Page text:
Article #16 Black Out: America’s Aging Power Supply Explained

America’s electrical grid is aging more an more with each passing year and needs to be replaced. Much of the electrical infrastructure of the United States was installed din the 1960’s and earlier.

As past majour blackouts have illustrated losing power in a large are can be quite significant. What do you think would happen to the US if a quarter of the country without power for a month or longer?

The short answer is there would be extensive looting and rioting, the economy would collapse, the transportation of goods would slow to a halt, people would start freezing, gas stations would run out of gas, and the American government would lose control over their country until power was restored.

Massive electrical grid failures have occurred numerous time sin history, most of which have been fixed rather quickly. For example the outages in

These events should show the US government that they cannot afford to allow similar outages to happen. The electric la grid severely needs repair and replacement and not in 20 years, it needs it as soon as possible.

http://www.hitachi.com/rev/pdf/2016/r2016_04_104.pdf

http://www.harriswilliams.com/sites/default/files/industry_reports/ep_td_white_paper_06_10_14_final.pdf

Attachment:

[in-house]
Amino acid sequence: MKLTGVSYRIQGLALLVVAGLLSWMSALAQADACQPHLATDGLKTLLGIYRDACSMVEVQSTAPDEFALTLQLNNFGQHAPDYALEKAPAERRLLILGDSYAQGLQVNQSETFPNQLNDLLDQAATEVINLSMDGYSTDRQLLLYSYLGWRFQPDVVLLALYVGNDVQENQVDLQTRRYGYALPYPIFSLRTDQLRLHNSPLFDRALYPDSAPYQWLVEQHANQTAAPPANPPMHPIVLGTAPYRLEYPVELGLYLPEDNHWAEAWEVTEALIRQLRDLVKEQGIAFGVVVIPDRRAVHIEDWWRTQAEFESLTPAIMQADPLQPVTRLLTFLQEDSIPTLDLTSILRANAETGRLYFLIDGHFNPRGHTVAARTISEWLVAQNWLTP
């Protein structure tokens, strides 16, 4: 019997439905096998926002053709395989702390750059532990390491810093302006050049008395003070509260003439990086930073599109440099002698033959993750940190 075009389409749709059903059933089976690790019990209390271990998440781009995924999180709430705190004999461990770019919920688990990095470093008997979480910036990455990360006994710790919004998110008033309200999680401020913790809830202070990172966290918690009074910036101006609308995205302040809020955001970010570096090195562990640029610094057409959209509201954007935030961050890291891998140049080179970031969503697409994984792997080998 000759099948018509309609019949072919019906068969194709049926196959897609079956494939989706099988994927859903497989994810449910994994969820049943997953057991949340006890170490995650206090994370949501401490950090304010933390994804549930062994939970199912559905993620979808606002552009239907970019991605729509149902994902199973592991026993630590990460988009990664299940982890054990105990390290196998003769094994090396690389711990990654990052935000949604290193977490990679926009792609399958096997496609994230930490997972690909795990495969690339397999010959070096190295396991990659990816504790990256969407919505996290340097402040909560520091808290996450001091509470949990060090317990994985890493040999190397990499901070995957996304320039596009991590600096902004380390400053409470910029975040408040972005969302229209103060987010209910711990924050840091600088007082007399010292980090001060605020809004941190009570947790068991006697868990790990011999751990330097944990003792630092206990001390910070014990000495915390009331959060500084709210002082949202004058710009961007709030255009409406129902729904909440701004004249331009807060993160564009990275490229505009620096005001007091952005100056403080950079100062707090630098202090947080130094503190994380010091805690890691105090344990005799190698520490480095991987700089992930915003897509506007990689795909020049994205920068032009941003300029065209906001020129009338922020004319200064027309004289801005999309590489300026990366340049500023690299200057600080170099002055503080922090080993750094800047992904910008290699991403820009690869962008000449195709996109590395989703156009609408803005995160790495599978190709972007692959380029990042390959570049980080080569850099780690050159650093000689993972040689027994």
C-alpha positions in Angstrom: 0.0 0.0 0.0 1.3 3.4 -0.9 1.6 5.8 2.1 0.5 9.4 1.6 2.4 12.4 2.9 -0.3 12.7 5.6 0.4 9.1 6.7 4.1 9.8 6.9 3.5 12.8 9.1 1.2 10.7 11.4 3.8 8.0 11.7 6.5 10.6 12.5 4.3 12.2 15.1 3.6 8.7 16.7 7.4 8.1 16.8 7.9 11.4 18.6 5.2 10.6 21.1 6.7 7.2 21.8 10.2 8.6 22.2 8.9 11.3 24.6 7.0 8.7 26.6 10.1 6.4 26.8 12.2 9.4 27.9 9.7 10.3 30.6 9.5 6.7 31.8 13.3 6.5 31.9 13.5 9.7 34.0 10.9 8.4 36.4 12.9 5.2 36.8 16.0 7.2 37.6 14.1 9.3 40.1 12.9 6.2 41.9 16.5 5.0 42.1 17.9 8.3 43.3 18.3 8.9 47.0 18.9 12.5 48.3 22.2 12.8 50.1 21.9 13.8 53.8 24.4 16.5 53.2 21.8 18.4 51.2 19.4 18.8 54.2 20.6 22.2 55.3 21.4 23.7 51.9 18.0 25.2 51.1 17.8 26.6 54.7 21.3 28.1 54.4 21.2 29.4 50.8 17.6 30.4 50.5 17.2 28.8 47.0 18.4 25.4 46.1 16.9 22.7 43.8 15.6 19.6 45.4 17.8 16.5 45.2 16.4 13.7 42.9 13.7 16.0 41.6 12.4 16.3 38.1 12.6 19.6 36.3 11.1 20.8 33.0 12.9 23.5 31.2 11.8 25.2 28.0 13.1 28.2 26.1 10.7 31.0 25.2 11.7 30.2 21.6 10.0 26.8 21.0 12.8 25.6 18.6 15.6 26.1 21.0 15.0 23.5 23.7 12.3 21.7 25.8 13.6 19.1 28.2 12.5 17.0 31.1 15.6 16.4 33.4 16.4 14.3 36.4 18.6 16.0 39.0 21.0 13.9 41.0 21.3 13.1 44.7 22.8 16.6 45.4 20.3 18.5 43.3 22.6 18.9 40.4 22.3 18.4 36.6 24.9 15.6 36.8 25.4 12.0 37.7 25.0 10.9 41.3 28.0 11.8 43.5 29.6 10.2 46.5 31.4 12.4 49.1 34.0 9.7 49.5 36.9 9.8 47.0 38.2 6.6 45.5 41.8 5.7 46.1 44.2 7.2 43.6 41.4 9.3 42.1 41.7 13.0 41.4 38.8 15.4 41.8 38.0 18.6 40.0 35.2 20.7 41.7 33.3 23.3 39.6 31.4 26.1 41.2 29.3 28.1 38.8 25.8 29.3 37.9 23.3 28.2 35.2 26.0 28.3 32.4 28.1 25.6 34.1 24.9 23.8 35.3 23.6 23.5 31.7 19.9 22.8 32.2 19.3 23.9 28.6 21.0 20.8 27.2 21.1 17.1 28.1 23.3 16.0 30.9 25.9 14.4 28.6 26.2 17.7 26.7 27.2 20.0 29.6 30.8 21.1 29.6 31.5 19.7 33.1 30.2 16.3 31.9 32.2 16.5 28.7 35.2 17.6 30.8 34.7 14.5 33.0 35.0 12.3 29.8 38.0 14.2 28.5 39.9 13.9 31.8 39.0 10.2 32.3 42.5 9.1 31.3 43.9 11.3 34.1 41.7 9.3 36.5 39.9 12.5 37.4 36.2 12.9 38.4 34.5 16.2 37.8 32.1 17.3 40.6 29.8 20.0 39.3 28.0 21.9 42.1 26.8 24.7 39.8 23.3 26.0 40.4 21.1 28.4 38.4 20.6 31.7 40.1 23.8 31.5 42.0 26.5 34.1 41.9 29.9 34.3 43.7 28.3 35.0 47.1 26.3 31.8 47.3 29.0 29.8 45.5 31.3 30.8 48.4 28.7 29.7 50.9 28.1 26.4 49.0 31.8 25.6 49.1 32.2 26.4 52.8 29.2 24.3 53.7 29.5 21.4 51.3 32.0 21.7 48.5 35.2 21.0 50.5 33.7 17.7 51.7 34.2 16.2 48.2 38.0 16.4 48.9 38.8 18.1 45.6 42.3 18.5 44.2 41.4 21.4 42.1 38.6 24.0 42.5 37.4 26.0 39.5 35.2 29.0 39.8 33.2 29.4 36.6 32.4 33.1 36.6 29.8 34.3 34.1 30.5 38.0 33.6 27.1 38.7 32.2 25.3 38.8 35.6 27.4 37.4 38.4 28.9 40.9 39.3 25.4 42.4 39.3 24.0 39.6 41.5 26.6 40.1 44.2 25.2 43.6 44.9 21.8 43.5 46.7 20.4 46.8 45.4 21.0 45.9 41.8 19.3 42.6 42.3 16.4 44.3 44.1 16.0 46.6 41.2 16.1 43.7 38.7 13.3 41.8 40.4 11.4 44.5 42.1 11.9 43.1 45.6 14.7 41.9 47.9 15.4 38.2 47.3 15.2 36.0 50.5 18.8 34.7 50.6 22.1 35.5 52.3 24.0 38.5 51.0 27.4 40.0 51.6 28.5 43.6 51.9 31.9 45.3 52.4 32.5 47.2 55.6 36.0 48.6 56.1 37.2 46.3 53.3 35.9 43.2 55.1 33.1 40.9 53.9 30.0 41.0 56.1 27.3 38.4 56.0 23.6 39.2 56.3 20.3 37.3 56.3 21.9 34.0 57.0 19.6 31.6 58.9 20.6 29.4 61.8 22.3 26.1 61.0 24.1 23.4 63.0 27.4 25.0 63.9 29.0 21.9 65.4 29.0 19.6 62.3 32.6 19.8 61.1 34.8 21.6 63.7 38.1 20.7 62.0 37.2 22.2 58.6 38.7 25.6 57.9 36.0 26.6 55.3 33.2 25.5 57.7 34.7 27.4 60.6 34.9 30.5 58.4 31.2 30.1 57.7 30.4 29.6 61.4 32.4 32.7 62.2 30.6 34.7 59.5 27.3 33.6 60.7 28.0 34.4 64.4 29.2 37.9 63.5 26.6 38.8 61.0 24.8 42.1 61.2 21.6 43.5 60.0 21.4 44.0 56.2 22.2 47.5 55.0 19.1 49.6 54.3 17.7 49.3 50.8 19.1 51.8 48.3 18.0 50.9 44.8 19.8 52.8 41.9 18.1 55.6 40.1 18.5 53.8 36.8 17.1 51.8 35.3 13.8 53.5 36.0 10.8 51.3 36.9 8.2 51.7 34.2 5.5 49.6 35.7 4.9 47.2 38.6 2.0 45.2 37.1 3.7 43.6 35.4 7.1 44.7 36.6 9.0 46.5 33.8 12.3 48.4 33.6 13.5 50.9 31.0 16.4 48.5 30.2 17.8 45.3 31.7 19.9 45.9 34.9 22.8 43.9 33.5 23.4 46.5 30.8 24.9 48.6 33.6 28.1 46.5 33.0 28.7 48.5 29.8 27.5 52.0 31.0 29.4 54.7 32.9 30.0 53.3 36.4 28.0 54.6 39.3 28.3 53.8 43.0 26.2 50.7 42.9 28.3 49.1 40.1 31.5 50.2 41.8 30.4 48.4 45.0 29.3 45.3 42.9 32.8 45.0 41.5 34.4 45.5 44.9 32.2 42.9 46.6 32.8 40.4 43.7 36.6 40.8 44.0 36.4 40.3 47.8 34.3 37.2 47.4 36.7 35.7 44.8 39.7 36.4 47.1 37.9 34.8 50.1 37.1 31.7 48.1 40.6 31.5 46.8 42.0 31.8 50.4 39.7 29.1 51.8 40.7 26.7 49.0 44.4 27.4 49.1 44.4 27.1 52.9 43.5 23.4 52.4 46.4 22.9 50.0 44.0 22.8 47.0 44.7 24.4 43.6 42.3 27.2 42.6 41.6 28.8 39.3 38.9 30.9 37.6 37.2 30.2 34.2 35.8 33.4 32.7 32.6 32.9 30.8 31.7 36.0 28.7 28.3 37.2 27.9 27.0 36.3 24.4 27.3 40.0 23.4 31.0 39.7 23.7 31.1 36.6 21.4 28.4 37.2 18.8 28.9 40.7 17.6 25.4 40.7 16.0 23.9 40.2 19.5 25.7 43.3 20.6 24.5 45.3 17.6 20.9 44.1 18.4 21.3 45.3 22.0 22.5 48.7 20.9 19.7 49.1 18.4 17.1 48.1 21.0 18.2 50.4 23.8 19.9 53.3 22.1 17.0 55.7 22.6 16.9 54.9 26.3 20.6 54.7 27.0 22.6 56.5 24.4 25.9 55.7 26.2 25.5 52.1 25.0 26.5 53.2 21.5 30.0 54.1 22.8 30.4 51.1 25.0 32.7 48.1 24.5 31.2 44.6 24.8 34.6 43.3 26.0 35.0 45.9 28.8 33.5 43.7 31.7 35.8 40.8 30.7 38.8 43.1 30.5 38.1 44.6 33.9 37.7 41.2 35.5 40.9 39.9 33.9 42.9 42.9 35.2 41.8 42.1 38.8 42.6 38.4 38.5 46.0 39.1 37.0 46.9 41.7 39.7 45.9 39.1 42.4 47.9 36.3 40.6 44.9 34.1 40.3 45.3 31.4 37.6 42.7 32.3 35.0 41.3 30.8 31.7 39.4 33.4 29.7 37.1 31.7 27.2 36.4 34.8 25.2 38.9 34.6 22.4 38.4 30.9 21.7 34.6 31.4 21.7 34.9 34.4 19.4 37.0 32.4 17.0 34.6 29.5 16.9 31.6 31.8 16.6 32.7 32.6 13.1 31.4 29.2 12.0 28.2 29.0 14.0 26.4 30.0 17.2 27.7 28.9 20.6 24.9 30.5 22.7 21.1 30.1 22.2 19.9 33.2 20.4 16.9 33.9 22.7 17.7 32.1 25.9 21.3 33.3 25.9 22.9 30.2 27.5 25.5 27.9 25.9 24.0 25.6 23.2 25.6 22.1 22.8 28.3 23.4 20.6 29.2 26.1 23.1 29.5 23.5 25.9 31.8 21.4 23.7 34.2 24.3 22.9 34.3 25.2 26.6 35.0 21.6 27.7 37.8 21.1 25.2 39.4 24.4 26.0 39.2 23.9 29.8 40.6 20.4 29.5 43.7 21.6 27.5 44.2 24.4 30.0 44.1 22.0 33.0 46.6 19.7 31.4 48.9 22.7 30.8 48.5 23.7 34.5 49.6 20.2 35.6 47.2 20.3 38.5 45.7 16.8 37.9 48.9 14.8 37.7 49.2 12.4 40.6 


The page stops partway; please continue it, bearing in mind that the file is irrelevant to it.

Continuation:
http://assets.climatecentral.org/pdfs/PowerOutages.pdf

The 10 worst blackouts of the last 50 years

These large power transformers around the world and in the US are often in need of repair and replacement. Unfortunately, this may seem obvious but doesn’t always occur in a timely and costly manner. (Photo Credit: via Unsplash)

 

This 2008 map of the US Power Grid is complex, yet many of the lines are severely lacking newer technology and have trouble supporting such a large population. (Photo Credit:Author Unknown via Wikimedia Commons )
The severity of America’s North Eastern seaboard blackout which occured during August 2003 is illustrated in this simple animation. in August 2003 (Animation Credit: National Oceanic and Atmospheric Administration (NOAA) via Wikimedia Commons)